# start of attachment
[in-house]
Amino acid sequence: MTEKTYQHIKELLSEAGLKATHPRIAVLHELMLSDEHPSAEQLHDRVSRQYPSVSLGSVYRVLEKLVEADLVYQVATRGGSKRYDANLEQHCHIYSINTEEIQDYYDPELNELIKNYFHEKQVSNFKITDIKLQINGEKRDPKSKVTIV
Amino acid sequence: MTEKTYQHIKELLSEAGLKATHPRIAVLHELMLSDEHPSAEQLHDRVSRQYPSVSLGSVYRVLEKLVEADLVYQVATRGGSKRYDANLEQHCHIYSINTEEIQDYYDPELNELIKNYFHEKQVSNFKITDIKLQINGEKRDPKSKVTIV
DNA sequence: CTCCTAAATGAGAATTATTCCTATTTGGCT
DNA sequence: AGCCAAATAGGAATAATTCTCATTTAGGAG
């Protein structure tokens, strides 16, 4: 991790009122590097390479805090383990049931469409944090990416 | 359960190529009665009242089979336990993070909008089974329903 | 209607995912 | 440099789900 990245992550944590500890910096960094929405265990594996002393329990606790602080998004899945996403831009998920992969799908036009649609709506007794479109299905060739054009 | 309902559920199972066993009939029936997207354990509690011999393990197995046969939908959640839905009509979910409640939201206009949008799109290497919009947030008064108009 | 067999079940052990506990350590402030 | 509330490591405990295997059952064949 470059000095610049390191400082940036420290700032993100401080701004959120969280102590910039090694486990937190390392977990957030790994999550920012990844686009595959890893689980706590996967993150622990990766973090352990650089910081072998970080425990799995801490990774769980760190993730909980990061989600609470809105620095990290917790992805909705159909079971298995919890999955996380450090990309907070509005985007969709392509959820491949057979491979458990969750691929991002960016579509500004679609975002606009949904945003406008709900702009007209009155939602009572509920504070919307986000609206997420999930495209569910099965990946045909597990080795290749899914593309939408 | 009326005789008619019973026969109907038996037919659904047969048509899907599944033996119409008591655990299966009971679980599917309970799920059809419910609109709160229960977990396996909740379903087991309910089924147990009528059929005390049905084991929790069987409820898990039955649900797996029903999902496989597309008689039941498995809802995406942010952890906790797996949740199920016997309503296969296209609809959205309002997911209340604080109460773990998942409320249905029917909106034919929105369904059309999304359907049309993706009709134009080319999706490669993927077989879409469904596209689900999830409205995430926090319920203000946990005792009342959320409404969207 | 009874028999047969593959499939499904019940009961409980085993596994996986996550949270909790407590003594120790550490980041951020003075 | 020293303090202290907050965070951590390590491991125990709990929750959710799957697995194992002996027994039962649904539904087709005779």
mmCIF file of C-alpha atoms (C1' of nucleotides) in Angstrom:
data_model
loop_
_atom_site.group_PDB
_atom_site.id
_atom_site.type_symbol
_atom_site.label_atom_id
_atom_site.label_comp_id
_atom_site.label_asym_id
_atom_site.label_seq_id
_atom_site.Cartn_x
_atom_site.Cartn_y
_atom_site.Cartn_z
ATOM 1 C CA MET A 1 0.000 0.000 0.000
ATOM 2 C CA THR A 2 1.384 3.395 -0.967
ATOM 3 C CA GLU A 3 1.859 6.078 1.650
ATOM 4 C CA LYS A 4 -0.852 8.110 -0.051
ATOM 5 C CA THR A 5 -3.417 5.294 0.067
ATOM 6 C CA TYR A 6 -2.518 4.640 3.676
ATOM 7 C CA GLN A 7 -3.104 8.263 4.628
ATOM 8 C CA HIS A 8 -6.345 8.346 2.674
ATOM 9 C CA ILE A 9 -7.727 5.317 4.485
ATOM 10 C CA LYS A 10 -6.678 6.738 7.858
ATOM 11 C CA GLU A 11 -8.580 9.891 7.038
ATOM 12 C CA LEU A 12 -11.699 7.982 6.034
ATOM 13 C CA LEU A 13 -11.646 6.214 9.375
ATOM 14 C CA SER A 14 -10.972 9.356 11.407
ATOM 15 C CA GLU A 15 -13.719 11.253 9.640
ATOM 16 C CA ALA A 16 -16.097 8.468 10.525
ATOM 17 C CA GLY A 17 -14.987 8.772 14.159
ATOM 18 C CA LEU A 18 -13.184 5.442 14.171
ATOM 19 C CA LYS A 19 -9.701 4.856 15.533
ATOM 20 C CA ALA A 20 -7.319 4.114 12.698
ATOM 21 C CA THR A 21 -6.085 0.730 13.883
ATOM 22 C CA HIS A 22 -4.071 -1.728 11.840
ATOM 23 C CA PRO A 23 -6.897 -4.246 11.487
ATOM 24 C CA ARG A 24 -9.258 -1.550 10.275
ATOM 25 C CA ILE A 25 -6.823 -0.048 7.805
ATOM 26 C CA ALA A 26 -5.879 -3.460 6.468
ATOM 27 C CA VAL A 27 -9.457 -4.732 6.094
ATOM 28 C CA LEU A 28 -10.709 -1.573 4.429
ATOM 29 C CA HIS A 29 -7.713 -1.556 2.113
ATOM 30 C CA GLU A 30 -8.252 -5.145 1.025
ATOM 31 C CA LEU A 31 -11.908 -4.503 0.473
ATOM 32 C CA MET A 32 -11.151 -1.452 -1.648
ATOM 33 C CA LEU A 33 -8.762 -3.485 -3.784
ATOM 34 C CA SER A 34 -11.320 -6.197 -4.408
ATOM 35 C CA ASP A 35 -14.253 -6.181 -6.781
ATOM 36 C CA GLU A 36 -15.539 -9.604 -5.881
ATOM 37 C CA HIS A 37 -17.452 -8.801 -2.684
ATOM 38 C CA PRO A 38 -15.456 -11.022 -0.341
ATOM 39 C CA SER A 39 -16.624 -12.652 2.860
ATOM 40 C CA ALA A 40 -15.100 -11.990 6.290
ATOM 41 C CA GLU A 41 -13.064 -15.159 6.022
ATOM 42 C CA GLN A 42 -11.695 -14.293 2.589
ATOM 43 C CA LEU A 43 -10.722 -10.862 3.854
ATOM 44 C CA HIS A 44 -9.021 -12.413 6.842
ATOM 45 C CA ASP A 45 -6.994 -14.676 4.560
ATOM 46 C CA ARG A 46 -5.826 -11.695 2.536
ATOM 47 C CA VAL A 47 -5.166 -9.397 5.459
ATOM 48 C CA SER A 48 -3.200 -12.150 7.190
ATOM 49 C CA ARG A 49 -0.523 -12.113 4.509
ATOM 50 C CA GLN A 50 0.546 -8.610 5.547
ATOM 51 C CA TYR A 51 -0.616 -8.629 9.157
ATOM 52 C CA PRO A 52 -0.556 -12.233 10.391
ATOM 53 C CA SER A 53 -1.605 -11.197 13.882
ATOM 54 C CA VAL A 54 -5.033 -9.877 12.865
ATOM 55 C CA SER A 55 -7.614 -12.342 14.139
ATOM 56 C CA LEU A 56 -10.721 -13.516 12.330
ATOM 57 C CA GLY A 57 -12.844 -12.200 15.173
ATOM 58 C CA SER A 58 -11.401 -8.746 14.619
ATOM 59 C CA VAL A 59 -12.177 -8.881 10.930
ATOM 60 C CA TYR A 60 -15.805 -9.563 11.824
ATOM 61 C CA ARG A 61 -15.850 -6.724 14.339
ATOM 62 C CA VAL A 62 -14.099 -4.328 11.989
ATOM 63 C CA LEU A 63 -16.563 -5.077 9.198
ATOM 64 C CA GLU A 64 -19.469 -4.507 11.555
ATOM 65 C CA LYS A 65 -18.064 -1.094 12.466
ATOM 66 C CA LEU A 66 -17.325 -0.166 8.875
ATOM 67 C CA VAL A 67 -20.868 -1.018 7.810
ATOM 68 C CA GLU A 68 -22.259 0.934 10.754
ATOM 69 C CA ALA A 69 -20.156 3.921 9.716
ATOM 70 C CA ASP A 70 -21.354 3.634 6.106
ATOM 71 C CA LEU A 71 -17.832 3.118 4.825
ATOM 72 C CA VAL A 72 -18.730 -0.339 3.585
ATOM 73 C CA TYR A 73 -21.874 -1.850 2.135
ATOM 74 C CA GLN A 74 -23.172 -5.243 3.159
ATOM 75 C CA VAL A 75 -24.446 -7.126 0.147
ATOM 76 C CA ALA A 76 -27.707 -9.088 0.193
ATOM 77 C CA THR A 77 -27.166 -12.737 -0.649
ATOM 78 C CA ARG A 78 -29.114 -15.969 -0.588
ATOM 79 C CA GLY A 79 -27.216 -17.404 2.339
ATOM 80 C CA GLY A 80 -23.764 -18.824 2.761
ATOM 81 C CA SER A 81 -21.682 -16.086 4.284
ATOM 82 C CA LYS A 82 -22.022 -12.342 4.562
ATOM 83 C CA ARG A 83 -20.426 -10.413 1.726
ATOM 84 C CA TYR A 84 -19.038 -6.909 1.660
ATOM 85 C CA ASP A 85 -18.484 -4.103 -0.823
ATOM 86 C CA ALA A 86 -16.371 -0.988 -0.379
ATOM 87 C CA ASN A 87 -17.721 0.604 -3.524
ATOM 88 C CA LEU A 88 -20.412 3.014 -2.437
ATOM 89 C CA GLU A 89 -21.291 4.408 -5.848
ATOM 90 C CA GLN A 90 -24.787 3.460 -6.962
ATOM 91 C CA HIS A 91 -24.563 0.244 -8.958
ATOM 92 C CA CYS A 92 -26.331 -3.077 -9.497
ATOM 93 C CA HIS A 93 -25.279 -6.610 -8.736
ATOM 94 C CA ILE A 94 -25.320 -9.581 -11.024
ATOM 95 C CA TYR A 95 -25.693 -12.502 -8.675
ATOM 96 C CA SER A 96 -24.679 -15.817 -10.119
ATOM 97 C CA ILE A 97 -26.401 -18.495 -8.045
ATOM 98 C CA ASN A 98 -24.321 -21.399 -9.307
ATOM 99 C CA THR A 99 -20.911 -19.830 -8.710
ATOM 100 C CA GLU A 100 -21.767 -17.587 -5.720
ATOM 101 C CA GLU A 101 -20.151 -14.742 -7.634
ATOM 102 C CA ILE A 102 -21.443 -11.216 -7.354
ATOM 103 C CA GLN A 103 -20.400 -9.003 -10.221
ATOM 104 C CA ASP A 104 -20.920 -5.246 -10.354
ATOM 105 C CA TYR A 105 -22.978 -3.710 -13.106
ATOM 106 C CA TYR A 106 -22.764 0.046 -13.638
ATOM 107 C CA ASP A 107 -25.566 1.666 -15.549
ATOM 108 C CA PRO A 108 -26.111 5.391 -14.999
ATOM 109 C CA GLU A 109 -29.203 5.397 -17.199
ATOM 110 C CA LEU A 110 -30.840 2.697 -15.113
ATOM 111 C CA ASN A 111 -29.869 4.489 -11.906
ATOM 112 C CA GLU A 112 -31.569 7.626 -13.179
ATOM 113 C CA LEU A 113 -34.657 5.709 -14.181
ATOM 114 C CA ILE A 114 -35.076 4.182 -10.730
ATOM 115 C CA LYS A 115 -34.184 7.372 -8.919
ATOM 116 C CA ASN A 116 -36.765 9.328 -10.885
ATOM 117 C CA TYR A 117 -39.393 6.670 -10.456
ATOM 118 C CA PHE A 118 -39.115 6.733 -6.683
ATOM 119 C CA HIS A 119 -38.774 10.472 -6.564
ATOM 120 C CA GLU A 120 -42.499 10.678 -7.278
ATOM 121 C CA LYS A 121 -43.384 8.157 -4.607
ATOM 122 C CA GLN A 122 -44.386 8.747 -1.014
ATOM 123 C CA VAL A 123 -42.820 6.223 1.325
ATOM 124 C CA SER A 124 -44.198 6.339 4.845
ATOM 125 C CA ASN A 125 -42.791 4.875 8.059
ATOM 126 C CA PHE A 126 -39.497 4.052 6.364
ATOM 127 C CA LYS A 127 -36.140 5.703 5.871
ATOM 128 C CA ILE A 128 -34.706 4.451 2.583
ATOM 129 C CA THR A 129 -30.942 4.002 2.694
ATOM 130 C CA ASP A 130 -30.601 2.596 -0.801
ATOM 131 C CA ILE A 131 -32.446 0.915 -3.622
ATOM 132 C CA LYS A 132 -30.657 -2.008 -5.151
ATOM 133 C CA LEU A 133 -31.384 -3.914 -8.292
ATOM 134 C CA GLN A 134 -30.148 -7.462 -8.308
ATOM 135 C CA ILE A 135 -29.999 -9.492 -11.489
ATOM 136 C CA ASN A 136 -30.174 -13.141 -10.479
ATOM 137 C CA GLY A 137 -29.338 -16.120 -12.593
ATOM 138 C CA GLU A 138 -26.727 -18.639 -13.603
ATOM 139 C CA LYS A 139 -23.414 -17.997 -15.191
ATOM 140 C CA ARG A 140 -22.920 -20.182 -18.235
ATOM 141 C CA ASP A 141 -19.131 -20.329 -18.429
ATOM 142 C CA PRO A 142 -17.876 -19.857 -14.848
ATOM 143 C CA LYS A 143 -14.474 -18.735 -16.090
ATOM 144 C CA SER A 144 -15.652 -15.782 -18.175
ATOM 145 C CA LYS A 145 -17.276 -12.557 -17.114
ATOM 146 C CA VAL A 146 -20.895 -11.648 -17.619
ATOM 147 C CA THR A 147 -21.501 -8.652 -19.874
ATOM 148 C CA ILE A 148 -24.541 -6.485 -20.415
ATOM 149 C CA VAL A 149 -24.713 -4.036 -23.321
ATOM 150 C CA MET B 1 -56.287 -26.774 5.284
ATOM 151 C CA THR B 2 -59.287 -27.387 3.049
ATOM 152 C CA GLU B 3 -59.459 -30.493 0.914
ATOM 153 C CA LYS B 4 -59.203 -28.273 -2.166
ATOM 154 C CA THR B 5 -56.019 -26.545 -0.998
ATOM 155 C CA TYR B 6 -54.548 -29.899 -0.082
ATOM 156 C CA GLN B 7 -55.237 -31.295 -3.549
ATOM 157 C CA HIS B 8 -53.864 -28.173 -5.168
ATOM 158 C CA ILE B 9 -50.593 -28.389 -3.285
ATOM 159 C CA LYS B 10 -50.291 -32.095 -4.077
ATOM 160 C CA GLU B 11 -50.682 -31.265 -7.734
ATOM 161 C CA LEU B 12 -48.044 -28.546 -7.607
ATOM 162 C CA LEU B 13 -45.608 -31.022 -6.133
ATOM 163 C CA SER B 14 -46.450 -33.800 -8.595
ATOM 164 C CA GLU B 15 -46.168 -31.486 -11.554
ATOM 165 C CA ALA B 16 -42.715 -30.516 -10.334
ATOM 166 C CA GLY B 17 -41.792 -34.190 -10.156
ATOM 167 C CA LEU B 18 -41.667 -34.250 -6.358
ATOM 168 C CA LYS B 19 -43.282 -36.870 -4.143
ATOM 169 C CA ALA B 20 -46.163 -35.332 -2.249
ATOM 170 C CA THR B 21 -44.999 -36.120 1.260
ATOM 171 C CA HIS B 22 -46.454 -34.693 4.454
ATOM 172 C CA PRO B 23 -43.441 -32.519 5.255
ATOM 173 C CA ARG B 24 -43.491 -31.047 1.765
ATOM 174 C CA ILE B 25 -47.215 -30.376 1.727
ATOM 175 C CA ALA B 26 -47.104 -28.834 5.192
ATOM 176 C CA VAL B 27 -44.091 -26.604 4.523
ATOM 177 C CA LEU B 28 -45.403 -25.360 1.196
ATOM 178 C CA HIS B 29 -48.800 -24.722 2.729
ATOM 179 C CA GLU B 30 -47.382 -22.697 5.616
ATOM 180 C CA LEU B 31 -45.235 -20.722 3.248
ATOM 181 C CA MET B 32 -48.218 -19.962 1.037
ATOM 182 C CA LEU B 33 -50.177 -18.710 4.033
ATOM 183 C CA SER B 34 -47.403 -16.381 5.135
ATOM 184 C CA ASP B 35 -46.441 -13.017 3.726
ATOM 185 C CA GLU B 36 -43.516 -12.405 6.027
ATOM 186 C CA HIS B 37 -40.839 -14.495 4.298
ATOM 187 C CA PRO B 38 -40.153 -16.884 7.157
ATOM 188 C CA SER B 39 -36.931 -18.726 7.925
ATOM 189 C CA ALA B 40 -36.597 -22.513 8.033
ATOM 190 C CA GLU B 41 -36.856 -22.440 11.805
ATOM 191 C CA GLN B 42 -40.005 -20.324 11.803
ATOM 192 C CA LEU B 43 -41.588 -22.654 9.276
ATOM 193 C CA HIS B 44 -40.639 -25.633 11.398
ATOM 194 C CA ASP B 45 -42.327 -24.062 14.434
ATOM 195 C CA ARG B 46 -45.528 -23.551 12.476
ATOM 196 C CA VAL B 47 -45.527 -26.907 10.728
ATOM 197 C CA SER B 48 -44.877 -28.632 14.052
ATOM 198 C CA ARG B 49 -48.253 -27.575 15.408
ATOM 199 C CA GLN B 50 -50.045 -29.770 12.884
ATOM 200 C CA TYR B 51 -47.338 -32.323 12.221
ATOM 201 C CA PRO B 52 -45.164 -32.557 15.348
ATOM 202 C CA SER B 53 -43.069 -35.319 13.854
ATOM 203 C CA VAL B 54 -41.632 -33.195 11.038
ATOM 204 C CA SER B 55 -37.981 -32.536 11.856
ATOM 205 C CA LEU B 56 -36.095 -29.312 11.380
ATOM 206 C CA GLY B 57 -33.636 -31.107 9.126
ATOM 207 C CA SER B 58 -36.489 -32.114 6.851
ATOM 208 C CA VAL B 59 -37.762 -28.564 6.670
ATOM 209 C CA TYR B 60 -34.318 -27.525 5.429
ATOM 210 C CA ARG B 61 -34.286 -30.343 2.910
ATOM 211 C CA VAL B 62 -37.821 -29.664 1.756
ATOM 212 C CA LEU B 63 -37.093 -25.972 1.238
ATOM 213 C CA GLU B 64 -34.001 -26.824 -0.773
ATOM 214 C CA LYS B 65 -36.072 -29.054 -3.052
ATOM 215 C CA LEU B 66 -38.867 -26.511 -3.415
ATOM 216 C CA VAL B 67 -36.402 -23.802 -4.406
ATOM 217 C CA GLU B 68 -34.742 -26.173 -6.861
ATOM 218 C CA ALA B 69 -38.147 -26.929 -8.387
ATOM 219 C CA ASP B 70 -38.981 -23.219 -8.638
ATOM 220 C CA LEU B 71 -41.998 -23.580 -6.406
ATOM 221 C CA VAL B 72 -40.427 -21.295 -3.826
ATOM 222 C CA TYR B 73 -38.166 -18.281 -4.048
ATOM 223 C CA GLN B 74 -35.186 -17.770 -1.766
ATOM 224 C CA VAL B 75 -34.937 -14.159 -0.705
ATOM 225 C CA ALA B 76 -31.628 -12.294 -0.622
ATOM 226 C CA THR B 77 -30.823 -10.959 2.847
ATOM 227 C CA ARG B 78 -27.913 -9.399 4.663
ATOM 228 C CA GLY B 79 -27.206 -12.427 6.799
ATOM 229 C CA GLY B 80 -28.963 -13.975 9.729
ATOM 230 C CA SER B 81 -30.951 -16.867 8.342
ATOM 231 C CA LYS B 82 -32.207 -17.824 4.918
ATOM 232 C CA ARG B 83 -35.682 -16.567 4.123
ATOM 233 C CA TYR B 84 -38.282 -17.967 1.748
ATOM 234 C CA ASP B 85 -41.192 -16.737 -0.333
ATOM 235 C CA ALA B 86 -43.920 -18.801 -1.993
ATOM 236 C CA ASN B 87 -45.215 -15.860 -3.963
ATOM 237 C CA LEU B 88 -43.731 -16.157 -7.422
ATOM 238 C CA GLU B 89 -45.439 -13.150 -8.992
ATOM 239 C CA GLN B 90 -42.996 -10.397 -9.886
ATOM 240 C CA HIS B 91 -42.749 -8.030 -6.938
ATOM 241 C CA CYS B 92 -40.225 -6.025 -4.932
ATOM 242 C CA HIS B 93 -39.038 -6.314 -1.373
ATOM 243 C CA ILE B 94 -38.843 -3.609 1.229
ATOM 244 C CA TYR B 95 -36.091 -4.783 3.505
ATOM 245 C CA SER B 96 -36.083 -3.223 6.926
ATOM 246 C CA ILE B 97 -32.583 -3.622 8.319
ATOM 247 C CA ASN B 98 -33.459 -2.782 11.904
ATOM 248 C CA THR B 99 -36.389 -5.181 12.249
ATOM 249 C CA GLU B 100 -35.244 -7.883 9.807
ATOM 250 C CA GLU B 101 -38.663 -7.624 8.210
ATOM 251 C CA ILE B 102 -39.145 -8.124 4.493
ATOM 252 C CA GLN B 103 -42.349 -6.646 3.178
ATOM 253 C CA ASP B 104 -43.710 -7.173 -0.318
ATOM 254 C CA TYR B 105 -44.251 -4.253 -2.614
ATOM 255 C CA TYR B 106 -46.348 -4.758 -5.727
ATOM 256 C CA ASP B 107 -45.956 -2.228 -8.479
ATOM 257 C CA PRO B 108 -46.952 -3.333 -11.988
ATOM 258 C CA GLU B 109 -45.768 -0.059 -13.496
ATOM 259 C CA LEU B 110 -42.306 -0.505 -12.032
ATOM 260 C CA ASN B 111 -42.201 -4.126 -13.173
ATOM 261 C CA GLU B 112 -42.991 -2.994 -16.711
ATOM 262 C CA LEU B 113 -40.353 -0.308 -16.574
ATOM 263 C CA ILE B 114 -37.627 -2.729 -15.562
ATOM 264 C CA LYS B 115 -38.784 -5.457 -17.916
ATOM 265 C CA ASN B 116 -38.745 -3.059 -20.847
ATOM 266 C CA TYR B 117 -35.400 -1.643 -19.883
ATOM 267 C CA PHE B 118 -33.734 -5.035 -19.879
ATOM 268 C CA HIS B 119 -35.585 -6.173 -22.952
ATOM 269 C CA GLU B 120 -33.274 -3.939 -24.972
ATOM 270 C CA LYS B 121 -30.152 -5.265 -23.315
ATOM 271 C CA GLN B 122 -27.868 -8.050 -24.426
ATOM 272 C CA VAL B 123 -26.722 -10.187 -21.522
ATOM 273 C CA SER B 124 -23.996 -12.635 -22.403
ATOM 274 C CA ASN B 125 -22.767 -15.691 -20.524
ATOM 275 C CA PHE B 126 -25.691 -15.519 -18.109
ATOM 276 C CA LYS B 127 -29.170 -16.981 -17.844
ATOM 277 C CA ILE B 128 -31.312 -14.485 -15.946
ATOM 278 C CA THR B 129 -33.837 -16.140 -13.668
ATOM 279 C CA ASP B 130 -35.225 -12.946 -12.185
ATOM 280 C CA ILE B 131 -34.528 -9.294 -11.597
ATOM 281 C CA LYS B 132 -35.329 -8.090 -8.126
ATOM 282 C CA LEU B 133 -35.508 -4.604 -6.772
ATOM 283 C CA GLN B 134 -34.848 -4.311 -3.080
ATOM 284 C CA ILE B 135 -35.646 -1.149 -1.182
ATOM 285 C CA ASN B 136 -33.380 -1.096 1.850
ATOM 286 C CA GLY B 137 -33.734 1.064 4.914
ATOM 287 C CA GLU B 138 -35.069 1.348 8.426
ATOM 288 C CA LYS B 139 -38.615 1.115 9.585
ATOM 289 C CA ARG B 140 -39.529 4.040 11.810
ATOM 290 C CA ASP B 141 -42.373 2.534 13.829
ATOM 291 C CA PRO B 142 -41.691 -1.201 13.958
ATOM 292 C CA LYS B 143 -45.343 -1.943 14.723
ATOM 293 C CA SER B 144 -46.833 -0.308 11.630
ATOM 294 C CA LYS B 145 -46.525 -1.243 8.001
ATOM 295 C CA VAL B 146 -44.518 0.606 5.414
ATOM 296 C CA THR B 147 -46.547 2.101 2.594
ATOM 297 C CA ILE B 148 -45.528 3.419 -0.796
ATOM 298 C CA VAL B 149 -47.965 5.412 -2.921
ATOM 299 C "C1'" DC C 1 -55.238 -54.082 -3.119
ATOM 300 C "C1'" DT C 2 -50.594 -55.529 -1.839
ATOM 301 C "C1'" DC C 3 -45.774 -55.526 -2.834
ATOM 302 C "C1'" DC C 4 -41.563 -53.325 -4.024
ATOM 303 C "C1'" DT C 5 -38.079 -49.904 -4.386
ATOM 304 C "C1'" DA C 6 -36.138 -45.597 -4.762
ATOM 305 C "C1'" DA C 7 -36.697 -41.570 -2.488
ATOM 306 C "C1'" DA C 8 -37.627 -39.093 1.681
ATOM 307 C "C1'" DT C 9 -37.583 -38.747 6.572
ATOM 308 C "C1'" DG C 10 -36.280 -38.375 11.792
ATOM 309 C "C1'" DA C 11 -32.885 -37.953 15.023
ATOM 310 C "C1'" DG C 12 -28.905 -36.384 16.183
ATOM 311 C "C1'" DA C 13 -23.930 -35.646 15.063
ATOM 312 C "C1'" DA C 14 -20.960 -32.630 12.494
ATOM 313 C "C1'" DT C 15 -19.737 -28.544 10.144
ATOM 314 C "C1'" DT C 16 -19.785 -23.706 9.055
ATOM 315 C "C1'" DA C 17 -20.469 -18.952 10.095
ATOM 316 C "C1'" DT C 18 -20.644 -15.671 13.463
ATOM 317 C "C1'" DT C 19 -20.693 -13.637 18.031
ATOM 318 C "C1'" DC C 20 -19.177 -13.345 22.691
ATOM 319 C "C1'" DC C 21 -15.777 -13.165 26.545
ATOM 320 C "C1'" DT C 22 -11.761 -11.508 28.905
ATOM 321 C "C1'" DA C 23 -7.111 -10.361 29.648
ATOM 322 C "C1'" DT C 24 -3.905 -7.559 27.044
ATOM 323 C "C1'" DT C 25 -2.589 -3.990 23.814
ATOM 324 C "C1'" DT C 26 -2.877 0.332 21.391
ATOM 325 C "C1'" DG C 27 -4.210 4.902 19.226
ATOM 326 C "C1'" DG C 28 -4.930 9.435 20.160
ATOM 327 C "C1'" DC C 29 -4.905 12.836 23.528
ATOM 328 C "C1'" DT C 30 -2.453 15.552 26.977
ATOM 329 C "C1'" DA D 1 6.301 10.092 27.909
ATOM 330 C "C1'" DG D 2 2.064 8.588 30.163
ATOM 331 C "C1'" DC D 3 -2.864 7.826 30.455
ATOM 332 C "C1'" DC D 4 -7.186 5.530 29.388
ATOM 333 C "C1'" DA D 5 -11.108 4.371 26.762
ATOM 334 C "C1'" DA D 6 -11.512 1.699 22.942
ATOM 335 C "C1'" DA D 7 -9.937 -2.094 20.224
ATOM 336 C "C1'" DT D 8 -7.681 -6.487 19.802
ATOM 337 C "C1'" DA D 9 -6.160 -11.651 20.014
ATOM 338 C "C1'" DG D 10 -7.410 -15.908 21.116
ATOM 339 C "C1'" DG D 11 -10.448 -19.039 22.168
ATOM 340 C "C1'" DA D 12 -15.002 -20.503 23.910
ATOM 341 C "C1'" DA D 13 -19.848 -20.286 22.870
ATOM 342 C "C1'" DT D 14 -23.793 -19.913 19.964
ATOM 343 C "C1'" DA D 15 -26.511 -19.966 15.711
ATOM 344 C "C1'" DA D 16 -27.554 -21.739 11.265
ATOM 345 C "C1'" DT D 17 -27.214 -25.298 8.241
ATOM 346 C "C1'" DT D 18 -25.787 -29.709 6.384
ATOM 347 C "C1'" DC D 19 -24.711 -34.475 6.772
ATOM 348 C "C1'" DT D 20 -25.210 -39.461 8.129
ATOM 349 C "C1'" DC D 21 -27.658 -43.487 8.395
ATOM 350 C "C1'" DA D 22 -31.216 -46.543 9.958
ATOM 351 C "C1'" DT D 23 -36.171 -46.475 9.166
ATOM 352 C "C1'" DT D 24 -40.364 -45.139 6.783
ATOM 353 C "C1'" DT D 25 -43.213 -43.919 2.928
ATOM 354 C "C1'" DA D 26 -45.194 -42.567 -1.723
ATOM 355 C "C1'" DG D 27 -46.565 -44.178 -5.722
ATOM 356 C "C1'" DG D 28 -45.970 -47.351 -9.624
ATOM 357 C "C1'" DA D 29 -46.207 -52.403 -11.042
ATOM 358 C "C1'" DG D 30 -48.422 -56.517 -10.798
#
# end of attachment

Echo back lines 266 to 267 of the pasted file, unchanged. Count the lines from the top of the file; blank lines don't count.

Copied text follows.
ATOM 247 C CA ASN B 98 -33.459 -2.782 11.904
ATOM 248 C CA THR B 99 -36.389 -5.181 12.249